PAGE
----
On this day in 1982, R&B superstar Teddy Pendergrass – the husky voiced, chocolate “teddy bear” who mesmerized a whole generation of women with his sexual swagger – was involved in a horrific car accident in Philadelphia that left him paralyzed from the waist down.
Controversy has surrounded the crash ever since, with questions centered on the mystery person who was riding in the car with him. Initial rumors ranged from the passenger being a man, to being the wife of Julius “Dr. J” Irving. Eventually, the passenger was identified as Tenika Watson, a former sex worker, nightclub performer and transgender woman.
In 2014, Oprah Winfrey’s “Where Are They Now?” series on OWN featured Watson looking back on the night of the crash. She claimed that Teddy had offered to drive her home.
But according to some fans, Tenika was a smoke screen put forth by Teddy’s family to squash rumors about who was really in the car that night, allegedly Dr. J’s wife Turquoise Brown.
What is indisputable about the night of March 18, 1982 was that Pendergrass was on Lincoln Drive at 1:30 in the morning returning home from a nightclub in his green Rolls-Royce Silver Spirit. He sideswiped the center divider, causing the car to careen into the oncoming lane and hit two trees. As the Rolls jumped the curb, Teddy’s head hit the roof of the car twice. The second impact broke his neck. Pendergrass and his passenger were reportedly trapped in the wreckage for 45 minutes. While the passenger was extricated and walked away with minor injuries, Pendergrass’ fifth and sixth vertebrae were shattered. At age 31, he would never walk again.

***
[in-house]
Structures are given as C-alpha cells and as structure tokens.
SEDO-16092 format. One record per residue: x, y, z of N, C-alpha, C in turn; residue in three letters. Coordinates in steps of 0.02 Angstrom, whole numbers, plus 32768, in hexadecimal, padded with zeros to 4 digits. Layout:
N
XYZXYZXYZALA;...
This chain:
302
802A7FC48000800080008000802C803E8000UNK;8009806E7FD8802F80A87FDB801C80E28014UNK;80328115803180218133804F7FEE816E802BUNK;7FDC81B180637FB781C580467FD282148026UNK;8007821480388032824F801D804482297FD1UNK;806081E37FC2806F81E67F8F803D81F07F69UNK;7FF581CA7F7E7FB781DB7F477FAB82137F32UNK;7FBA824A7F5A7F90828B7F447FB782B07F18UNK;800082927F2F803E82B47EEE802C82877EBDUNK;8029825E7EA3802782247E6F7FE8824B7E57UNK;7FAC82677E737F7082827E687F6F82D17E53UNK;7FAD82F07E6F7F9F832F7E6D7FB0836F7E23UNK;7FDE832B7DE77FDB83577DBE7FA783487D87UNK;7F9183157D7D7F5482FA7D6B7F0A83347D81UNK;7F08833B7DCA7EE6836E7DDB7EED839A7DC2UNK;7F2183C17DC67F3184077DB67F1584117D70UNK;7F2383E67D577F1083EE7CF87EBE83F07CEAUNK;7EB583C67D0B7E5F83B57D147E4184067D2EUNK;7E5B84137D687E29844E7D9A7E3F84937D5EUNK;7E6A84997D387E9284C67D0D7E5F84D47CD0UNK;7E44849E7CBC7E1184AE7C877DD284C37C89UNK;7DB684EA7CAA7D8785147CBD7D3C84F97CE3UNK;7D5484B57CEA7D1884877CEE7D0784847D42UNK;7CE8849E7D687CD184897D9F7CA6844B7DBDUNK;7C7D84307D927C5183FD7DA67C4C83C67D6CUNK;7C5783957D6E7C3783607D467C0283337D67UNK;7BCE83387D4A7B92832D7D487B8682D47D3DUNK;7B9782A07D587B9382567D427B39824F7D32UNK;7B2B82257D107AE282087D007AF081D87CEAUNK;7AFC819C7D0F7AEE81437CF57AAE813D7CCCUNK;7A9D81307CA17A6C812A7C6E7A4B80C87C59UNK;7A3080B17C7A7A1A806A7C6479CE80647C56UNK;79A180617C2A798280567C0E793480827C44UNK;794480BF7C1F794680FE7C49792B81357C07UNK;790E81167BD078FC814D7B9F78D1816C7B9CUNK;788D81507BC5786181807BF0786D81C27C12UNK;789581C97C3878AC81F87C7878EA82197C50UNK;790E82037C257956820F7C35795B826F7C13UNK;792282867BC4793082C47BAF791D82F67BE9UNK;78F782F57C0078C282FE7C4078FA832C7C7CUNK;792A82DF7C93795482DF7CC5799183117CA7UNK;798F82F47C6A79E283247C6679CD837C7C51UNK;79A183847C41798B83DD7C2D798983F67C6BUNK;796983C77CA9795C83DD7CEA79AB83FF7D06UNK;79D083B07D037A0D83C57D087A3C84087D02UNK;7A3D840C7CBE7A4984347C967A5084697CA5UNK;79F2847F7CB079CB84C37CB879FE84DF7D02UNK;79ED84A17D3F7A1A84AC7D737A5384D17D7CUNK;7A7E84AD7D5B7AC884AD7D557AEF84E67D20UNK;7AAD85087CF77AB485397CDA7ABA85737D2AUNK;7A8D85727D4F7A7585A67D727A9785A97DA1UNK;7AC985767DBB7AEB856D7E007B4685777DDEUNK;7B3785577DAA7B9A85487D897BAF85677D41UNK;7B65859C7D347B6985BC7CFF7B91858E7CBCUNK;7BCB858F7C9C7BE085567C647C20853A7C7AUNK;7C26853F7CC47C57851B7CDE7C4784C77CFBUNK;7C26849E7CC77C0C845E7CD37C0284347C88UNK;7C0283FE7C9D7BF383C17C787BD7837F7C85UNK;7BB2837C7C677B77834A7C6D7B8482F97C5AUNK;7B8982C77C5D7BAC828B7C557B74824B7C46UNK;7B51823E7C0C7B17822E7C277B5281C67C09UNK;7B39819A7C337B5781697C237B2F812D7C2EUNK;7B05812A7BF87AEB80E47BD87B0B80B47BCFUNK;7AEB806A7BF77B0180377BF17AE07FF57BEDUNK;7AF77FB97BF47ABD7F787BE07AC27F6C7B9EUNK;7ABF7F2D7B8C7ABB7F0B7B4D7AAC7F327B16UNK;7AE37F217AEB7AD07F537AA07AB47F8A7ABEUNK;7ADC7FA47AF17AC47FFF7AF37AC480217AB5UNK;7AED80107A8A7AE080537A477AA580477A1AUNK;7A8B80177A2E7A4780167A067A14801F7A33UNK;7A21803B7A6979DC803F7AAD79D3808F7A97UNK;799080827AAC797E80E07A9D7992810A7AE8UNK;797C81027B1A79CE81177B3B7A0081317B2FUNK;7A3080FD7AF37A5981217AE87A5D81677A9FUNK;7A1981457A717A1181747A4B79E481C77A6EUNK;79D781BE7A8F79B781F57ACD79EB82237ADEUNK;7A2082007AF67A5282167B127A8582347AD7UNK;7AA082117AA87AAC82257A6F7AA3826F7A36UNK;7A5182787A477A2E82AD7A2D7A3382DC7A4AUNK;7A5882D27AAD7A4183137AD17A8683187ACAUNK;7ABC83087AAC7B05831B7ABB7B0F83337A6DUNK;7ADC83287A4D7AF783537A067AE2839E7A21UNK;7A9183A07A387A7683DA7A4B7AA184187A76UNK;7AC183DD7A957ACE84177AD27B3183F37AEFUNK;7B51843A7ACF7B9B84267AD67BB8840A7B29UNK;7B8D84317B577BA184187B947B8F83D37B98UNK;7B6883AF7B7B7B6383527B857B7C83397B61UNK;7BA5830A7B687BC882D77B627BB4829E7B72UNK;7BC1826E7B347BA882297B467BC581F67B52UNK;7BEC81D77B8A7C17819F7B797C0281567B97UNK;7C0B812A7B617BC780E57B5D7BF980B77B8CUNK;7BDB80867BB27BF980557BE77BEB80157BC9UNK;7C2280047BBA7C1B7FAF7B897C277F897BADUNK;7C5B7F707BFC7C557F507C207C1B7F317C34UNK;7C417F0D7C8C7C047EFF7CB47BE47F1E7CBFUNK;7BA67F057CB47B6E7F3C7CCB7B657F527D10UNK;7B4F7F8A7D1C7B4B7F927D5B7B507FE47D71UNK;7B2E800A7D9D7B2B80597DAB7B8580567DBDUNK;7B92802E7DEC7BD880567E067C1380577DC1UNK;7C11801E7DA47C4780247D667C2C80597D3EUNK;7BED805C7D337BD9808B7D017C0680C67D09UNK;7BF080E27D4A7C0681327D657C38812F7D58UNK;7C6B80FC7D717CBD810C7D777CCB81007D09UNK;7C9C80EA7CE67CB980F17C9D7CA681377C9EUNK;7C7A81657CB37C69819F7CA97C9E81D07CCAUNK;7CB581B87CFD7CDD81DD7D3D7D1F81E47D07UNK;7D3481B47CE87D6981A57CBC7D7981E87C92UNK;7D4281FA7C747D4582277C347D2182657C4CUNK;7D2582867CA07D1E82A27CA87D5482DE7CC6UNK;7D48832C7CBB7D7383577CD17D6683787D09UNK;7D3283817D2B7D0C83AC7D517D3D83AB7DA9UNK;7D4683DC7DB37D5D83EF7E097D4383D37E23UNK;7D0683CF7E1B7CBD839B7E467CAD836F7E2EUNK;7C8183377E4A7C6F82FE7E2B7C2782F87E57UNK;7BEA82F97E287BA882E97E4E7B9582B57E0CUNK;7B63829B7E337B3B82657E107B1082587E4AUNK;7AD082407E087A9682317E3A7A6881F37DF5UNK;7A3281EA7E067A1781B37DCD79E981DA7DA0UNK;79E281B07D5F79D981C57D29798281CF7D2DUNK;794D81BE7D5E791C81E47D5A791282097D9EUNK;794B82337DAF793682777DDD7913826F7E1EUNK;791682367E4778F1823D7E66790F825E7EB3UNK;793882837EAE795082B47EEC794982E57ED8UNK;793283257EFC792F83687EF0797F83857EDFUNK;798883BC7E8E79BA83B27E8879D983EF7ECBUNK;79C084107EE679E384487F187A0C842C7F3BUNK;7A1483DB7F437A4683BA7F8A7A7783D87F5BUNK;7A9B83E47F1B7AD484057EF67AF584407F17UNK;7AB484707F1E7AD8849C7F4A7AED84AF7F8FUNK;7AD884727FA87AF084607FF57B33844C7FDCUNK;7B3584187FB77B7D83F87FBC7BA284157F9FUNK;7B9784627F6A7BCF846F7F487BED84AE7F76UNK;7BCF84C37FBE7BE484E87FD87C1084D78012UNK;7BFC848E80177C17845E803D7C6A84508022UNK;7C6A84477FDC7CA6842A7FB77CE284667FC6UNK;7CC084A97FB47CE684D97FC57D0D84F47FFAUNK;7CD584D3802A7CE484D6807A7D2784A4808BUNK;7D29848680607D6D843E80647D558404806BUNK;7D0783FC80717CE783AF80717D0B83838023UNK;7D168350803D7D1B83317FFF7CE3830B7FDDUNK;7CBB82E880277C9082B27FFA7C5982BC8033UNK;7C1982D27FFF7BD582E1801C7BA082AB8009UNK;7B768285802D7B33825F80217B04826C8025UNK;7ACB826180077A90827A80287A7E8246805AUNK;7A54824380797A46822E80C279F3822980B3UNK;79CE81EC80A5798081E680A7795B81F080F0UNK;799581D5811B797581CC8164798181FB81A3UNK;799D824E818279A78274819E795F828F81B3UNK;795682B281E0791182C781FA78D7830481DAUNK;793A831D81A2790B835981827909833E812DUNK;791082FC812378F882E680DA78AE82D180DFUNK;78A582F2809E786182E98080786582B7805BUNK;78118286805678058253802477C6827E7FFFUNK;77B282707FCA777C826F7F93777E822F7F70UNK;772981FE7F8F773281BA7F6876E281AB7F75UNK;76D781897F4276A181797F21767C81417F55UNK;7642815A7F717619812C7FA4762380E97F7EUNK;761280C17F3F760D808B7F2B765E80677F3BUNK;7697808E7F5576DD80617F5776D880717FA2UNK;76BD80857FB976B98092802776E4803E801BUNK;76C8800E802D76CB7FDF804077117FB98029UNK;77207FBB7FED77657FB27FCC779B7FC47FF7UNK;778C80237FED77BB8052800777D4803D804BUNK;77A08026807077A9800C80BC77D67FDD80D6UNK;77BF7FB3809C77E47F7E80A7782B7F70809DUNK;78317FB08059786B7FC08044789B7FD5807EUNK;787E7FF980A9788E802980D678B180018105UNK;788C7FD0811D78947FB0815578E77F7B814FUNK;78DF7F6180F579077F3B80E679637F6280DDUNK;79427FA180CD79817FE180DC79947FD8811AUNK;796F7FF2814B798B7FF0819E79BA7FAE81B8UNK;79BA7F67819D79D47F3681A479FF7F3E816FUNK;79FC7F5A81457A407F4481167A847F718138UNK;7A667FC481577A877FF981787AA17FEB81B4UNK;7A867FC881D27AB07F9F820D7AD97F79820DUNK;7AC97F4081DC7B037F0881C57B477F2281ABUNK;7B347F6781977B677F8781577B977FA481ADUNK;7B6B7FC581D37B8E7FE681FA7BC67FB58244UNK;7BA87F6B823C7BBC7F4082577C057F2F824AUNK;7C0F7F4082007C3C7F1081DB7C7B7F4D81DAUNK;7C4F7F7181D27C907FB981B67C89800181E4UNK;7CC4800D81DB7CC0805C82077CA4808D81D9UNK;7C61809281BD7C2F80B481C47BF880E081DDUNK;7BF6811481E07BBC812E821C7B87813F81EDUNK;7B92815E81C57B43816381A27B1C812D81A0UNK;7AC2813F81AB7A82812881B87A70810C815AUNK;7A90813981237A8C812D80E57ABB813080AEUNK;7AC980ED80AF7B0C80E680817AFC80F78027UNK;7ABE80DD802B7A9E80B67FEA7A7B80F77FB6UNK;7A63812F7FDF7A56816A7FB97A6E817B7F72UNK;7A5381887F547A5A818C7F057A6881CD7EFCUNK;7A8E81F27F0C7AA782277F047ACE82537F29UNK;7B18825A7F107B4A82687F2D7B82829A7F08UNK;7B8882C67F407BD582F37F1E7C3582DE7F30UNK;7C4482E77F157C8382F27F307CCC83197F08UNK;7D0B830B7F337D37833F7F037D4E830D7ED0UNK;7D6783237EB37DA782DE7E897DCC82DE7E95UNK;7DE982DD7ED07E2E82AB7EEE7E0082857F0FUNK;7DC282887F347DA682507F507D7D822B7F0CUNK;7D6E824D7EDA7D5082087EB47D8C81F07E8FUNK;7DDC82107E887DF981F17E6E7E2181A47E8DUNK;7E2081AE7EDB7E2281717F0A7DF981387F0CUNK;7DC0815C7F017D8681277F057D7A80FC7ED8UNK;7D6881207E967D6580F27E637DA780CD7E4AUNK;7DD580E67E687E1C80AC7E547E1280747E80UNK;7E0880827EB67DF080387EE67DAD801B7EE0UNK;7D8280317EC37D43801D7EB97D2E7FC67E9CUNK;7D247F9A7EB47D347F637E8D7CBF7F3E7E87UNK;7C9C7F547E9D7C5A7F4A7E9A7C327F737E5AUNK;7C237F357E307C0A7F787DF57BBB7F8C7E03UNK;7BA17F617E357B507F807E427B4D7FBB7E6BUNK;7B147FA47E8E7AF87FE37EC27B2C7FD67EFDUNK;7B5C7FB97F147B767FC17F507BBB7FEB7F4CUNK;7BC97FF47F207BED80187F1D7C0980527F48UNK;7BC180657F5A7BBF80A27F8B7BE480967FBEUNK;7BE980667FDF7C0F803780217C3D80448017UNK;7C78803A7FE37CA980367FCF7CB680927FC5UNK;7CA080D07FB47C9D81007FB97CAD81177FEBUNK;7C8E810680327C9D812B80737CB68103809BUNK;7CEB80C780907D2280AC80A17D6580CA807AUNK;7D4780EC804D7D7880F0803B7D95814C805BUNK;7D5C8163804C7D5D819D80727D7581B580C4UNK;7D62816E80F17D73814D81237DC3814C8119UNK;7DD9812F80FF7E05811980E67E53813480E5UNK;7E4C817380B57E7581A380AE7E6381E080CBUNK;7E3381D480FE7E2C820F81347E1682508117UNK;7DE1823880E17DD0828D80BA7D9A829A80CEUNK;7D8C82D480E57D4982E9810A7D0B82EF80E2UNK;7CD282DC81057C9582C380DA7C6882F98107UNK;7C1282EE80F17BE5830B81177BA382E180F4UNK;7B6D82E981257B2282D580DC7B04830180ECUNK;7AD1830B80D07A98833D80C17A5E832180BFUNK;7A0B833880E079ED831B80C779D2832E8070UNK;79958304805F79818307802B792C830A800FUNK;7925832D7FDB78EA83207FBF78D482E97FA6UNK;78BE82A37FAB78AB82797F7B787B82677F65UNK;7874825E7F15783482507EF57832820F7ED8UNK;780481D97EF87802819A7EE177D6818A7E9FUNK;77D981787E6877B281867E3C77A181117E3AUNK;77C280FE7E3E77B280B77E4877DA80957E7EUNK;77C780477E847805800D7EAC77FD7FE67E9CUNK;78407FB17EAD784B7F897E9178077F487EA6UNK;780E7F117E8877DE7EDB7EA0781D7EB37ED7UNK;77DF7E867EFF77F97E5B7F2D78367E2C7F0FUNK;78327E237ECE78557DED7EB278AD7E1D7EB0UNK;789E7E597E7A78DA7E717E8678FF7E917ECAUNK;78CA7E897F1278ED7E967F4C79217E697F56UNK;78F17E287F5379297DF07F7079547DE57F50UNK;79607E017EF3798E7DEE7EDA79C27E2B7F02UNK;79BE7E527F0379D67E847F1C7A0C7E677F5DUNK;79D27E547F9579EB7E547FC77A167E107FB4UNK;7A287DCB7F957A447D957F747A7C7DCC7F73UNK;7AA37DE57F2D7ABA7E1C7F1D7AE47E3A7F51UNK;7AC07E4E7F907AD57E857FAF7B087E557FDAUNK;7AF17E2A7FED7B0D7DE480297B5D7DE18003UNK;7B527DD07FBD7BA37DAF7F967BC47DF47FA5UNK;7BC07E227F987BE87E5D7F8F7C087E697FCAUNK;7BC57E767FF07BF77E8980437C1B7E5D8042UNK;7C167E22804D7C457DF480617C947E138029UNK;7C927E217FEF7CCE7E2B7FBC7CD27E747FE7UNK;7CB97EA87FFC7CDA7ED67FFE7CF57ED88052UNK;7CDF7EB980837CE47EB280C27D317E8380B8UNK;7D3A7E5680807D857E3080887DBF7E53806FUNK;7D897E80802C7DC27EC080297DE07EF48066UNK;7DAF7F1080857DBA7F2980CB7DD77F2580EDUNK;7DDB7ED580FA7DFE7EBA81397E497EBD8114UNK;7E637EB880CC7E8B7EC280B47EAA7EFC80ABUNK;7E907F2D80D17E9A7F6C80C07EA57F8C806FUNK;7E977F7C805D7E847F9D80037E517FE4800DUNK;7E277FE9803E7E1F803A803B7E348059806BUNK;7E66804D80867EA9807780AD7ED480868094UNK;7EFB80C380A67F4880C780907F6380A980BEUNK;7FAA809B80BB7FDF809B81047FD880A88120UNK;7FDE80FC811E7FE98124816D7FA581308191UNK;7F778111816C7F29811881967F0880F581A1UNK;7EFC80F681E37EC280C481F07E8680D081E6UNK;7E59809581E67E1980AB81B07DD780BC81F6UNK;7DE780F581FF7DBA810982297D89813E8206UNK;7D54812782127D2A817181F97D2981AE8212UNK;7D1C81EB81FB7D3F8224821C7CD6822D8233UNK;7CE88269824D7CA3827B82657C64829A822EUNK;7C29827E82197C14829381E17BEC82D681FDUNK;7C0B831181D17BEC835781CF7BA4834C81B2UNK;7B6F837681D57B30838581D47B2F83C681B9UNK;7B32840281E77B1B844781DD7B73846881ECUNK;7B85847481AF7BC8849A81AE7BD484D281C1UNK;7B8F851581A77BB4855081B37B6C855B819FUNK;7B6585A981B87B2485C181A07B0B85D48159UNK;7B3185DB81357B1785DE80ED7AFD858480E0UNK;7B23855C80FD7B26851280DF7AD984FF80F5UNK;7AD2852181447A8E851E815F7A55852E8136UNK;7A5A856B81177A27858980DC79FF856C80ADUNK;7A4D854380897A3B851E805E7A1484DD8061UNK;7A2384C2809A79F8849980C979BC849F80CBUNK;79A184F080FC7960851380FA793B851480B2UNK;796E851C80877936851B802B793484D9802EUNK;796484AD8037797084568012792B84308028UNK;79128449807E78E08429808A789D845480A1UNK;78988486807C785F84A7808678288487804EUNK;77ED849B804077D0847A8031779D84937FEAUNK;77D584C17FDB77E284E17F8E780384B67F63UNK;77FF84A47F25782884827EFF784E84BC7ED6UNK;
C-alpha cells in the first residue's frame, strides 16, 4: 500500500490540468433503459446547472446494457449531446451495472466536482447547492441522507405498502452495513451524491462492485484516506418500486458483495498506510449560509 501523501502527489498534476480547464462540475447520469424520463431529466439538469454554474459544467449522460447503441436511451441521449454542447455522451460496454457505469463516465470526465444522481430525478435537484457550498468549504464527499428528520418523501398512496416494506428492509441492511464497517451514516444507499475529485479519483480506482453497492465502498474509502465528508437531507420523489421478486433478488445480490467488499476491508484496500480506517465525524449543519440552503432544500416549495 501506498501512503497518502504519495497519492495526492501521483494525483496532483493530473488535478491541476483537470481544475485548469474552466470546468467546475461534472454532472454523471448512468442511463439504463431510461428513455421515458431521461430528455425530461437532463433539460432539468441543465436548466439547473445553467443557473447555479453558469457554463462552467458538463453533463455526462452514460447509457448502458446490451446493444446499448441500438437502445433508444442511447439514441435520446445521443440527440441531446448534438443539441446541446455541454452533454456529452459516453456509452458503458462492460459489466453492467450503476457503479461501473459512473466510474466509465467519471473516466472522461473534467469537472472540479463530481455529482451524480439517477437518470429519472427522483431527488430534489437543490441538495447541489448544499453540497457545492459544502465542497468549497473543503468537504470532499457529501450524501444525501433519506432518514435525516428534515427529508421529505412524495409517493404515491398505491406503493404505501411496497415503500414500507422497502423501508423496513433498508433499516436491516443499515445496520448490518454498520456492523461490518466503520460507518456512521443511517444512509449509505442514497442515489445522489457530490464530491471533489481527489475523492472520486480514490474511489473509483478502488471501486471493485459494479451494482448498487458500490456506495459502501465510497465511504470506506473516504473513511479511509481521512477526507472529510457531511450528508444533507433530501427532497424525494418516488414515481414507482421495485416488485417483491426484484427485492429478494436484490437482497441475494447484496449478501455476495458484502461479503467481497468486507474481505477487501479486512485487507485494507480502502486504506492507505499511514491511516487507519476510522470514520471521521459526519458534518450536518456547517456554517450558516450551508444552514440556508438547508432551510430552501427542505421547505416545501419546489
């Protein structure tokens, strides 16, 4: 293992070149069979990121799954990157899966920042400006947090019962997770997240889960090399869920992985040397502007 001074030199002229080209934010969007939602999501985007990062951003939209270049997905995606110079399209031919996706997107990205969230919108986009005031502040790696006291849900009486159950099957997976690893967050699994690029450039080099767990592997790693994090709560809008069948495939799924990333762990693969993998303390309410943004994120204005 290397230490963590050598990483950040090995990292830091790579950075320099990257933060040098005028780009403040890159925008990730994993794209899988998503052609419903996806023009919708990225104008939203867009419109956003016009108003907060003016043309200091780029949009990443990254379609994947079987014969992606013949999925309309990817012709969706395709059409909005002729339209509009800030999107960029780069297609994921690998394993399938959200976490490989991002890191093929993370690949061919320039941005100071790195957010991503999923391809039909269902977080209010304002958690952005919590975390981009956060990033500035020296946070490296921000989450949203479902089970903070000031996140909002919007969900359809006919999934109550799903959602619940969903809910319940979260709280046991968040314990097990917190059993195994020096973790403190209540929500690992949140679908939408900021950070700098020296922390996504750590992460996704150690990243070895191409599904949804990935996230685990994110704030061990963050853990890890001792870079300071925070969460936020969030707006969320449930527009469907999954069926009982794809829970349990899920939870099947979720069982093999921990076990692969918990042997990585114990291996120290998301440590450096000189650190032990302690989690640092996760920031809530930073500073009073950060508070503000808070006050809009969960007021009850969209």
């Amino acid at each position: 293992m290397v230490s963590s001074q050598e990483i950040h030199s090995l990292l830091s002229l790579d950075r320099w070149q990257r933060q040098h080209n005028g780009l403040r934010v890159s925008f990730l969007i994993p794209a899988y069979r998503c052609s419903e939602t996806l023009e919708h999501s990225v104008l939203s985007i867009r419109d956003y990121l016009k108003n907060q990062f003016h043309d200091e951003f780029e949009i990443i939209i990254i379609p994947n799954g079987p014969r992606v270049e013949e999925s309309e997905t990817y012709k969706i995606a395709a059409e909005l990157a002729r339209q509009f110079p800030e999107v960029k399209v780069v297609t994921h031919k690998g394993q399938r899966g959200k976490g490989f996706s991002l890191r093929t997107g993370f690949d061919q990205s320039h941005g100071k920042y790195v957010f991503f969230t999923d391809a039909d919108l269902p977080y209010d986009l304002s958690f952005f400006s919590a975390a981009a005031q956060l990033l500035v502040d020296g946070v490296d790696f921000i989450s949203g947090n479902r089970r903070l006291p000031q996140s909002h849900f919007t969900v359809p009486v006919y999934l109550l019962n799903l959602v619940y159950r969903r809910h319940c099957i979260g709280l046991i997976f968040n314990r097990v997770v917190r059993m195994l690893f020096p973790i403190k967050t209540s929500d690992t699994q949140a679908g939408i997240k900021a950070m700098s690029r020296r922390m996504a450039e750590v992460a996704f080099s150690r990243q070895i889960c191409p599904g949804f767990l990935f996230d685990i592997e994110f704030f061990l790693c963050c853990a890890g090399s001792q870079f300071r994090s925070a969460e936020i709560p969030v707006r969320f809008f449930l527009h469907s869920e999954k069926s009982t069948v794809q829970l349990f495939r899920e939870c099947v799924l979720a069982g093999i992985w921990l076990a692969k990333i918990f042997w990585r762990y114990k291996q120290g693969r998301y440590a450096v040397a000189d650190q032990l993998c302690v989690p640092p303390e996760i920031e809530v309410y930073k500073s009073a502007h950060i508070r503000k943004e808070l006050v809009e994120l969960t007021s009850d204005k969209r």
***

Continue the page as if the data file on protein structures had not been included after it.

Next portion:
Weeks before the accident, Teddy delivered what would be his last televised performance before becoming paralyzed. He sang “Nine Times Out Of Ten,” the third and final single from his album “It’s Time for Love.”
After the 1982 accident, Teddy wouldn’t perform again until three years later, and it just so happened to be at the biggest concert of all time. On July 13, 1985, Pendergrass performed in his wheelchair before 100,000 people at Live Aid, the worldwide concert event held in his hometown of Philadelphia to raise funds for the Ethiopian famine disaster. It was broadcast around the world via one of the largest satellite link-ups of all time and seen by about 40% of the earth’s population. Ashford and Simpson introduced him.
Following Live Aid, Teddy returned to music and live performances. He scored his first No. 1 R&B single in nearly a decade when the song “Joy,” from his album of the same name, was released in 1988.
Teddy continued to record music and perform until announcing his retirement in 2006. He died of respiratory failure on January 13, 2010 at age 59.
Teddy Pendergrass’ burial site